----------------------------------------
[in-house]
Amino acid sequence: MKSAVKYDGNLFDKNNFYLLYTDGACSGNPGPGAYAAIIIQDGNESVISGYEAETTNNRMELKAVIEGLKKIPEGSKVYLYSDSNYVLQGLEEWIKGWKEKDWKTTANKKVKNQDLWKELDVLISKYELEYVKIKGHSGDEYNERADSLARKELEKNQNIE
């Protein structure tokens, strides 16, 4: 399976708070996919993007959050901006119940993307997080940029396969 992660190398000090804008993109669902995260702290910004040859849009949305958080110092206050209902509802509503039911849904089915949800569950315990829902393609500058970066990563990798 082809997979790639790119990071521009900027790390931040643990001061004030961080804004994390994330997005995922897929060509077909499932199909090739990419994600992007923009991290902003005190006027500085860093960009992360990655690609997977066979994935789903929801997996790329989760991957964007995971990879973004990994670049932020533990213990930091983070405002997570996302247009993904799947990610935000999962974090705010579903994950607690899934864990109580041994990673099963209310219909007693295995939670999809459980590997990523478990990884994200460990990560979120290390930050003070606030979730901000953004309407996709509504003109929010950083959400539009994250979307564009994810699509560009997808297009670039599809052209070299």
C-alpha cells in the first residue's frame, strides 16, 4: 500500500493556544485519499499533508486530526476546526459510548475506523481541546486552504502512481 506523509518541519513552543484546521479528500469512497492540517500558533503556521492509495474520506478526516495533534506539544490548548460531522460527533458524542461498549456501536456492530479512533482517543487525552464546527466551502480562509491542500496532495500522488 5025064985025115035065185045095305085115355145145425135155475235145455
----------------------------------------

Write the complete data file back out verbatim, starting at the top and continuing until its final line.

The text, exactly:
[in-house]
Amino acid sequence: MKSAVKYDGNLFDKNNFYLLYTDGACSGNPGPGAYAAIIIQDGNESVISGYEAETTNNRMELKAVIEGLKKIPEGSKVYLYSDSNYVLQGLEEWIKGWKEKDWKTTANKKVKNQDLWKELDVLISKYELEYVKIKGHSGDEYNERADSLARKELEKNQNIE
């Protein structure tokens, strides 16, 4: 399976708070996919993007959050901006119940993307997080940029396969 992660190398000090804008993109669902995260702290910004040859849009949305958080110092206050209902509802509503039911849904089915949800569950315990829902393609500058970066990563990798 082809997979790639790119990071521009900027790390931040643990001061004030961080804004994390994330997005995922897929060509077909499932199909090739990419994600992007923009991290902003005190006027500085860093960009992360990655690609997977066979994935789903929801997996790329989760991957964007995971990879973004990994670049932020533990213990930091983070405002997570996302247009993904799947990610935000999962974090705010579903994950607690899934864990109580041994990673099963209310219909007693295995939670999809459980590997990523478990990884994200460990990560979120290390930050003070606030979730901000953004309407996709509504003109929010950083959400539009994250979307564009994810699509560009997808297009670039599809052209070299």
C-alpha cells in the first residue's frame, strides 16, 4: 500500500493556544485519499499533508486530526476546526459510548475506523481541546486552504502512481 506523509518541519513552543484546521479528500469512497492540517500558533503556521492509495474520506478526516495533534506539544490548548460531522460527533458524542461498549456501536456492530479512533482517543487525552464546527466551502480562509491542500496532495500522488 5025064985025115035065185045095305085115355145145425135155475235145455